The thickness of counterbalance weight 44 is dependent upon the desired mass of the weight. Although the optimal mass of the weight should be empirically determined, it has been found that for a single cylinder engine having a three inch bore by a two and three-quarter inch stroke, where the drive and the driven gear both have diameters of two and one-half inches, the counterbalance weight preferably has a mass of about three hundred fifty-five grams.
Several key advantages of the present invention are apparent from FIGS. 1 and 2 as well as the other figures. First, no additional shafts are required for the balancing system according to the present invention. Only the crankshaft and the camshaft are necessary. This results in a savings in parts and assembly costs of up to 50 per cent when compared with prior art balancing systems.
A second key advantage of the present invention is that driven gear 30 rotates at the same speed as drive gear 24 and also of crankshaft 14. This advantage is due to the fact that driven gear 30 is independently rotatable from camshaft 36. In typical balancing systems wherein the counterbalance weight is either geared to or attached to the camshaft, the counterbalance weight must rotate at the same speed as the camshaft, which is typically one-half the speed of the crankshaft.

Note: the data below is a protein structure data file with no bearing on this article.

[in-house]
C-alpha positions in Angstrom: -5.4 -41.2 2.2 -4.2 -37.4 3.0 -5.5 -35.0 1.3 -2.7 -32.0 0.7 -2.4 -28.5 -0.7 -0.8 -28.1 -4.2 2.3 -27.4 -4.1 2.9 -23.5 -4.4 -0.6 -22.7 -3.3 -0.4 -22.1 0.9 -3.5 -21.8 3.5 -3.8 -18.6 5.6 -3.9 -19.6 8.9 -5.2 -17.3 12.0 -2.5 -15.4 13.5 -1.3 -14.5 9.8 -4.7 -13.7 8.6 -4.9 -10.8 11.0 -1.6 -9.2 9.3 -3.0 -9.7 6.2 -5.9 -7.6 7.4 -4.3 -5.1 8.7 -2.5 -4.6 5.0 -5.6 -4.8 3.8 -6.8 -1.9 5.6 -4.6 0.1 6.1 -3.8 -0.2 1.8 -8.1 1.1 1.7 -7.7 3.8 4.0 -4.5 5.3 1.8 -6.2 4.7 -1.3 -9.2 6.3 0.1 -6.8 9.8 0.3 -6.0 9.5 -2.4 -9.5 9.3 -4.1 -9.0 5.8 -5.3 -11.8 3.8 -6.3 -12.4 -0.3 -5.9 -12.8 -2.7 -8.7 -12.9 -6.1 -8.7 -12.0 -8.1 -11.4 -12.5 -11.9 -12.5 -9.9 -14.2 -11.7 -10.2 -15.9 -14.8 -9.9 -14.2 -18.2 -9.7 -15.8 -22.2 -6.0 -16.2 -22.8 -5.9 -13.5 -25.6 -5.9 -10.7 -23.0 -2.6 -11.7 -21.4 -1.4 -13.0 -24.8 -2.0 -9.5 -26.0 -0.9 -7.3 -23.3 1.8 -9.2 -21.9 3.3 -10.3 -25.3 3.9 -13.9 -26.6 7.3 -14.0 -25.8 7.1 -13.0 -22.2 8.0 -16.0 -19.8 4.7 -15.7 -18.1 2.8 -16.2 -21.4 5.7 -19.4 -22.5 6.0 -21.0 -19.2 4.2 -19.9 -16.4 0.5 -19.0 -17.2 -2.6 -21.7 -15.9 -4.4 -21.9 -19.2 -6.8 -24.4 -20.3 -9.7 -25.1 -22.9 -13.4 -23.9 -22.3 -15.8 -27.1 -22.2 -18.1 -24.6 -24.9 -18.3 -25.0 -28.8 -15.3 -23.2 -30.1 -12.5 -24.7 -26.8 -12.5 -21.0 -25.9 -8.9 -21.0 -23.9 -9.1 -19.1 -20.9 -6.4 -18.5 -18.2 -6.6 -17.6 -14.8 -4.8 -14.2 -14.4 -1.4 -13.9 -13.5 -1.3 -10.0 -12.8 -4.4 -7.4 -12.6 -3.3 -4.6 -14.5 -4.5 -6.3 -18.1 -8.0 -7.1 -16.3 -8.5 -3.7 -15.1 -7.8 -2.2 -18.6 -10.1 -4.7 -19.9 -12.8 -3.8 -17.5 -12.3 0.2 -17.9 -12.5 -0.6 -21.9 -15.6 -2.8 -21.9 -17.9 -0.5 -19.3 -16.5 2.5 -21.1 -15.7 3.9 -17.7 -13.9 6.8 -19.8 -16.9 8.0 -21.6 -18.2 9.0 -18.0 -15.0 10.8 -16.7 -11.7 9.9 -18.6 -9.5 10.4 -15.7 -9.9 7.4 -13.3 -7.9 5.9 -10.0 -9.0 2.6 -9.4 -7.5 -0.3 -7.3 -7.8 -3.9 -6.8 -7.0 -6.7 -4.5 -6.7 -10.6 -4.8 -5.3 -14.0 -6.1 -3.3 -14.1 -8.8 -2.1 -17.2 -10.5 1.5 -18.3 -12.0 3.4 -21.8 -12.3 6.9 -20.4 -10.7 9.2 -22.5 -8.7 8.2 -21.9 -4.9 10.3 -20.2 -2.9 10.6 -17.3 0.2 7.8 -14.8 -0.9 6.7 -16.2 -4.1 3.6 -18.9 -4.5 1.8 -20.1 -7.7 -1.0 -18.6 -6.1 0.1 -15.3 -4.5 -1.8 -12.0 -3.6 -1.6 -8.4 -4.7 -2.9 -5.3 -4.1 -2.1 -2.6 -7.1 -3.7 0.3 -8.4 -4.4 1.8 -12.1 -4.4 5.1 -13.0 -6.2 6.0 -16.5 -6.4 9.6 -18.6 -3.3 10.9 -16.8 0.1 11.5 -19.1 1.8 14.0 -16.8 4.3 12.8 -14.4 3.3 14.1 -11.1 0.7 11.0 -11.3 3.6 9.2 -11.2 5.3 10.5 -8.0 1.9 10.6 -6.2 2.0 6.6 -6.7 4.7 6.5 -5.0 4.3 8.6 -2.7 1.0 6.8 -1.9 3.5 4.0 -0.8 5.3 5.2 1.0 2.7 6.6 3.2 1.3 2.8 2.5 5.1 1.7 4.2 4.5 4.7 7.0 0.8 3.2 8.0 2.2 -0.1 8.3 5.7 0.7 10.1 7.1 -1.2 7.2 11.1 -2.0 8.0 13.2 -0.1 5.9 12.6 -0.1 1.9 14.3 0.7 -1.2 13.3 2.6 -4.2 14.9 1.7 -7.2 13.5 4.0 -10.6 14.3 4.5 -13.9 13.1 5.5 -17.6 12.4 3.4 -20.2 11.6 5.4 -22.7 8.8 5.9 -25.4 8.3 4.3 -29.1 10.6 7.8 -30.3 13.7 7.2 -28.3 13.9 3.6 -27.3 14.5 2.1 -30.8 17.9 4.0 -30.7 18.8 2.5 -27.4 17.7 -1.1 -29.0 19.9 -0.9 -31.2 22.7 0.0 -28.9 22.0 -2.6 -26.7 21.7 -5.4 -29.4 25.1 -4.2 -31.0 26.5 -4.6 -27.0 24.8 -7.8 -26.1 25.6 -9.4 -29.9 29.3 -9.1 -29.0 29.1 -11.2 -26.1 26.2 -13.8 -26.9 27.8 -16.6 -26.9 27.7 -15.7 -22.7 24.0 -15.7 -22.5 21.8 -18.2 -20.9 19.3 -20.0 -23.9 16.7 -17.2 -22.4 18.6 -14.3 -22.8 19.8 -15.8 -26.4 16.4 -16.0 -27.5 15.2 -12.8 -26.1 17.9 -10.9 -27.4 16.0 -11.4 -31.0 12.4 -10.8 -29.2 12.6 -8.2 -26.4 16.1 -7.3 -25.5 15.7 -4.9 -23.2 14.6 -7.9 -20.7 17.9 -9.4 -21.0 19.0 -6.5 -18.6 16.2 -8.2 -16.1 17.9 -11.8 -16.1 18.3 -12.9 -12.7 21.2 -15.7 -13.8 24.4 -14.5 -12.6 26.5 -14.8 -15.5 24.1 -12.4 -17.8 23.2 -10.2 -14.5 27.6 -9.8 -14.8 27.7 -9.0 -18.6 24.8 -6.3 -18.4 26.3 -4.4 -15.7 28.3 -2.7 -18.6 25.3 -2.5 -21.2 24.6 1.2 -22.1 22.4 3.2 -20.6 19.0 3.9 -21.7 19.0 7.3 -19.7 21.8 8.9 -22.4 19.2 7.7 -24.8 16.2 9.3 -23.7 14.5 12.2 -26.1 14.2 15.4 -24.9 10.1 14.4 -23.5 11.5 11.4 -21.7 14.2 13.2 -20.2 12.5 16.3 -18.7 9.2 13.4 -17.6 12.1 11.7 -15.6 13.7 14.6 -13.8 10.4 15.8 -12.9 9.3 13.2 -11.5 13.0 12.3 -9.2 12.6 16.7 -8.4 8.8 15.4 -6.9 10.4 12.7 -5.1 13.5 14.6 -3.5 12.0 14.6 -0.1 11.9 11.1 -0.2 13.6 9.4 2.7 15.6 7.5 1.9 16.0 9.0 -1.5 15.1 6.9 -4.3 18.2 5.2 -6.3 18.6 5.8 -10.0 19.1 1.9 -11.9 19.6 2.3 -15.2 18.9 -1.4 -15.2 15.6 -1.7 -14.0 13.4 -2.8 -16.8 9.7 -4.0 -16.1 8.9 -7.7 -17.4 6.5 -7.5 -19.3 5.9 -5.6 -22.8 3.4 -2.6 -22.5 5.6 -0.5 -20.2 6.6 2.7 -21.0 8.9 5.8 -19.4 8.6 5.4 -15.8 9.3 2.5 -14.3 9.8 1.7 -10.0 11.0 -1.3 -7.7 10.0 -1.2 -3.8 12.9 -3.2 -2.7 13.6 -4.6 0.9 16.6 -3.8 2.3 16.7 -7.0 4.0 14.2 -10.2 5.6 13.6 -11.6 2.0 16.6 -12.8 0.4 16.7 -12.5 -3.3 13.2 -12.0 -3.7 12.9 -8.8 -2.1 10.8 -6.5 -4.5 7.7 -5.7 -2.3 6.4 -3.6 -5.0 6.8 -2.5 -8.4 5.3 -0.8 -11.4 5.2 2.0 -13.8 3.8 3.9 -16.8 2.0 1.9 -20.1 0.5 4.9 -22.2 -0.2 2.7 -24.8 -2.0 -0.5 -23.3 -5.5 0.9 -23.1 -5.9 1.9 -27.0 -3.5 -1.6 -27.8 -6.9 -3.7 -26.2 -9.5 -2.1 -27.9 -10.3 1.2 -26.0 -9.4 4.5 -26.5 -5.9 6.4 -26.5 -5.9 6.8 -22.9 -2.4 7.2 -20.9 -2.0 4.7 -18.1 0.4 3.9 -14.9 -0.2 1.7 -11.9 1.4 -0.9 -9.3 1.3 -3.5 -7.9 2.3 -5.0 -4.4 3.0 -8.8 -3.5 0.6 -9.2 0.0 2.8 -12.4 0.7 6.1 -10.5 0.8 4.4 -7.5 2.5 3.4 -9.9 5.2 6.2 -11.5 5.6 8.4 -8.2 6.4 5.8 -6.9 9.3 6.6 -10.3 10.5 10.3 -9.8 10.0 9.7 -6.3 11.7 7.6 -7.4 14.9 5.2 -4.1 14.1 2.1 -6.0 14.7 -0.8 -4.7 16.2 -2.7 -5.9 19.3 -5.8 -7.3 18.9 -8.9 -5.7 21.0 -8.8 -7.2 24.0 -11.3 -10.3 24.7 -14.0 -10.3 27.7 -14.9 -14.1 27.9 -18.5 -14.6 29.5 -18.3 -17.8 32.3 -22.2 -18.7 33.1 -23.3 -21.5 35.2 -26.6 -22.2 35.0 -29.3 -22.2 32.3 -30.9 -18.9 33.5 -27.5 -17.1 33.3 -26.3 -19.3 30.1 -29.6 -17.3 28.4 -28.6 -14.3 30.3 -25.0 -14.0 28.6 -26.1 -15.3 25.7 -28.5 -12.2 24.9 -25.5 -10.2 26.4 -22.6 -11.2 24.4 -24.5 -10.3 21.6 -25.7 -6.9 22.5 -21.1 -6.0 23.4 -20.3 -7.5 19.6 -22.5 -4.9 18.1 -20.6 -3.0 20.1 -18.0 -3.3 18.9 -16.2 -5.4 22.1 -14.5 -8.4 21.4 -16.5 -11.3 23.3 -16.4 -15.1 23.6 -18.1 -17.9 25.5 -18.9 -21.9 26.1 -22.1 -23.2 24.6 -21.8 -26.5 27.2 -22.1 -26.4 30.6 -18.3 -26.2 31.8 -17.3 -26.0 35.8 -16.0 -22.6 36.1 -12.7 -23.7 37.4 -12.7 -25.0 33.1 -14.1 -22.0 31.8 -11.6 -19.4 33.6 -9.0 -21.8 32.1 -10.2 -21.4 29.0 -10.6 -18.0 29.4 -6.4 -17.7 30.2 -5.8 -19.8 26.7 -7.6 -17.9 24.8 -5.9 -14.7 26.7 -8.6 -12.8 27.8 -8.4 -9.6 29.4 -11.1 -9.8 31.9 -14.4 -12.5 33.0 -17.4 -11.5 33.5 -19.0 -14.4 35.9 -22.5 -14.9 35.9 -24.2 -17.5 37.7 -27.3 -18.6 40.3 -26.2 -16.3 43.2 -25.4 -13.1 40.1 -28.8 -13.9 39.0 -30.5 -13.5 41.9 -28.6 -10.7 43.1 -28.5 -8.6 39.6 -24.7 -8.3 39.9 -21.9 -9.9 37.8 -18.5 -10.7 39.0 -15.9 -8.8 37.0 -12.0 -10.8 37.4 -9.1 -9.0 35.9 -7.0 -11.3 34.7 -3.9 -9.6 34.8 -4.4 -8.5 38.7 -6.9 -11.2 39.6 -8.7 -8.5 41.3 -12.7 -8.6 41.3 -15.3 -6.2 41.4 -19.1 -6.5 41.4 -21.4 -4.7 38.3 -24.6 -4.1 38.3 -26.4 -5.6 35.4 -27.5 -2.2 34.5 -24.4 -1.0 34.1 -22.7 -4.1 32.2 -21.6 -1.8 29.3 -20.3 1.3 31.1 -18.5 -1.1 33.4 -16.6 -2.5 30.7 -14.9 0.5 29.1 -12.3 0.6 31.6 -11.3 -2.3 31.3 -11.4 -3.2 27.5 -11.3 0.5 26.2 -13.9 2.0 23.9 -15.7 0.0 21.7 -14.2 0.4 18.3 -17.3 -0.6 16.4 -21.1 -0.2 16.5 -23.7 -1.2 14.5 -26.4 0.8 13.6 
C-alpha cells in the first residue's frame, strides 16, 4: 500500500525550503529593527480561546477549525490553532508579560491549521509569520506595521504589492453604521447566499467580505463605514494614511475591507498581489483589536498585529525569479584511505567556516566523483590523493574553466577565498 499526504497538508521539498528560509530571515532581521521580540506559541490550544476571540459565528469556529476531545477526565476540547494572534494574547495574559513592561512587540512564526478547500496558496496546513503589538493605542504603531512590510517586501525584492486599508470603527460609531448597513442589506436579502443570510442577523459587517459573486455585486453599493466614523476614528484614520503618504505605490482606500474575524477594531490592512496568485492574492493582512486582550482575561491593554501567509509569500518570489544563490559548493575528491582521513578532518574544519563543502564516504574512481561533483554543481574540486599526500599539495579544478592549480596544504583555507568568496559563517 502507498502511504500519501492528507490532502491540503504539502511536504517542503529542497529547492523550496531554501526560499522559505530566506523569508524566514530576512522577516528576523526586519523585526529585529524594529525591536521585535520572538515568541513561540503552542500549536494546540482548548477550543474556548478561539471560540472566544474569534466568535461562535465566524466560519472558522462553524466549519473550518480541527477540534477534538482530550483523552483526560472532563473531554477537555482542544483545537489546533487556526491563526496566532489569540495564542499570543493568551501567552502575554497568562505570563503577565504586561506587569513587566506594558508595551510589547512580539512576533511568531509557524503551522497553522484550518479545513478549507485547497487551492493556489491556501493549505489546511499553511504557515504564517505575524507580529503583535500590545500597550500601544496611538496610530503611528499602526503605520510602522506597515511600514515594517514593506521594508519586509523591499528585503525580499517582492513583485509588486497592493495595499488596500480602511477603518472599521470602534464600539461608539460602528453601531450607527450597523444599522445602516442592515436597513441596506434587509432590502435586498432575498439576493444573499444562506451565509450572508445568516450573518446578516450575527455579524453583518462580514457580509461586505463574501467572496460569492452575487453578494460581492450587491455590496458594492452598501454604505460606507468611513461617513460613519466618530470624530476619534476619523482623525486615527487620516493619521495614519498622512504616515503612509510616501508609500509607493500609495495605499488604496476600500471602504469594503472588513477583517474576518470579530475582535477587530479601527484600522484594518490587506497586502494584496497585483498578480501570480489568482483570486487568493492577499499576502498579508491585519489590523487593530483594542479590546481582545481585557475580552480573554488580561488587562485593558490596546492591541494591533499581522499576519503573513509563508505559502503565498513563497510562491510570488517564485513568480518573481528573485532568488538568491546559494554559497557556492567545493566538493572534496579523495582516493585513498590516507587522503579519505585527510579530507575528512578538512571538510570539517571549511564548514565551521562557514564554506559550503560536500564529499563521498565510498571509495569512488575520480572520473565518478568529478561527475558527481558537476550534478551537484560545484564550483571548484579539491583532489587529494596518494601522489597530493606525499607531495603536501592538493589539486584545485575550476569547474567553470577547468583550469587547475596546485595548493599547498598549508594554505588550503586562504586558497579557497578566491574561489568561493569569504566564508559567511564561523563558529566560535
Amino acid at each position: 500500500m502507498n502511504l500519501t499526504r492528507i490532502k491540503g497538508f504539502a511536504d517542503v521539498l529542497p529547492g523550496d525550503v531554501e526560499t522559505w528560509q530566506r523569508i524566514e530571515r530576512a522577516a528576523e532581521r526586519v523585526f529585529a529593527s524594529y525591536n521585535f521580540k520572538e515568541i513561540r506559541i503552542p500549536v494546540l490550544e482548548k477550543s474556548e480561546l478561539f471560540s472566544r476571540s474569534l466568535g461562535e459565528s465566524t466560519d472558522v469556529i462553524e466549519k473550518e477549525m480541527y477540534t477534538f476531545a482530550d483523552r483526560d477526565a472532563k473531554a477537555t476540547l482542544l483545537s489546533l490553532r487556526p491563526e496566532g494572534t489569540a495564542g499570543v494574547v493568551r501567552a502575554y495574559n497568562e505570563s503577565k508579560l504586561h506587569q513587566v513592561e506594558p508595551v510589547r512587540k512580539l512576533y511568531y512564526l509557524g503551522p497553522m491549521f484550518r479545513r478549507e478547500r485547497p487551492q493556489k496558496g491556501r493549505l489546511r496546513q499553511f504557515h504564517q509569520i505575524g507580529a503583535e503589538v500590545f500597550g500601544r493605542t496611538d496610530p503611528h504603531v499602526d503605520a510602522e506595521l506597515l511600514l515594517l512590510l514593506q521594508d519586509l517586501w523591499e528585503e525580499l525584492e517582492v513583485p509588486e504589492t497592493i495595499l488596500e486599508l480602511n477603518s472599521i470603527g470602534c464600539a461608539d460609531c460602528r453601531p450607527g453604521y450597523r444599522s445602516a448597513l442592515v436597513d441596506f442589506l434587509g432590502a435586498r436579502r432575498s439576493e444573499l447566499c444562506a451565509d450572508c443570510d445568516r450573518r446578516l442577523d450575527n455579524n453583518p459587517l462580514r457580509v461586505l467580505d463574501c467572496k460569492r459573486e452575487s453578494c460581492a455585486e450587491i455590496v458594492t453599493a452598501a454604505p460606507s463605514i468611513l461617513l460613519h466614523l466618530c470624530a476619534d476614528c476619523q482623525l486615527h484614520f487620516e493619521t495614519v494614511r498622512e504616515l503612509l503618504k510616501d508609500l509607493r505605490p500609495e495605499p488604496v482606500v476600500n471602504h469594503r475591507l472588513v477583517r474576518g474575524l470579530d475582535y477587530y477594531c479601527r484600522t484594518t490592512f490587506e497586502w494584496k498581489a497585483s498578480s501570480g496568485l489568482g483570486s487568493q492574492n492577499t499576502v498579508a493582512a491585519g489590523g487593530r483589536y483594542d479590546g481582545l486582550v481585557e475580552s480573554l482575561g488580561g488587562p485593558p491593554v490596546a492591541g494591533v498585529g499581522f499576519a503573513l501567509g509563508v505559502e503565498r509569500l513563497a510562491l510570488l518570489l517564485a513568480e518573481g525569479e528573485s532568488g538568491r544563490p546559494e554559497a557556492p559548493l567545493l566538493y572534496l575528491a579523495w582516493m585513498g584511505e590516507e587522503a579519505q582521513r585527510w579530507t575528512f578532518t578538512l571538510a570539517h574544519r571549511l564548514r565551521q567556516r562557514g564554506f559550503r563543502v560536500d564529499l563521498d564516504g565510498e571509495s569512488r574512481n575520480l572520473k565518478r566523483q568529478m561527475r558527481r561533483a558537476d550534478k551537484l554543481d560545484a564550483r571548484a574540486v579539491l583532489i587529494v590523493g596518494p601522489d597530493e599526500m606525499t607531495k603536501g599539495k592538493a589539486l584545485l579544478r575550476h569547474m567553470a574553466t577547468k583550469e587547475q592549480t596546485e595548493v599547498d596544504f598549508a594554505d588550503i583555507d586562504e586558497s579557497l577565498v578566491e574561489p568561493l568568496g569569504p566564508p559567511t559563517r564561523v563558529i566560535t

Yet a third advantage of the present invention is that the counterbalance weight and driven gear 30 rotate in the opposite direction from crankshaft 14 and drive gear 24. In short, counterbalance weight 44 rotates at the same speed and in the opposite direction from crankshaft 14, and thus achieves a more effective balancing of the vibrational forces than achieved by prior art balancing systems.
Another key advantage of the present invention is that the present balancing system may be used in existing engine crankcases without significantly enlarging or otherwise modifying the engine housing. Several prior art balancing systems require that the crankshaft be extended to accommodate the balancing system, thereby further increasing the cost and complexity of the engine.
The balancing system according to the present invention may be used on engines having a wide variety of applications, including commercial engines, generators and pumps, as well as on leaf blowers, lawnmowers, snowblowers and the like.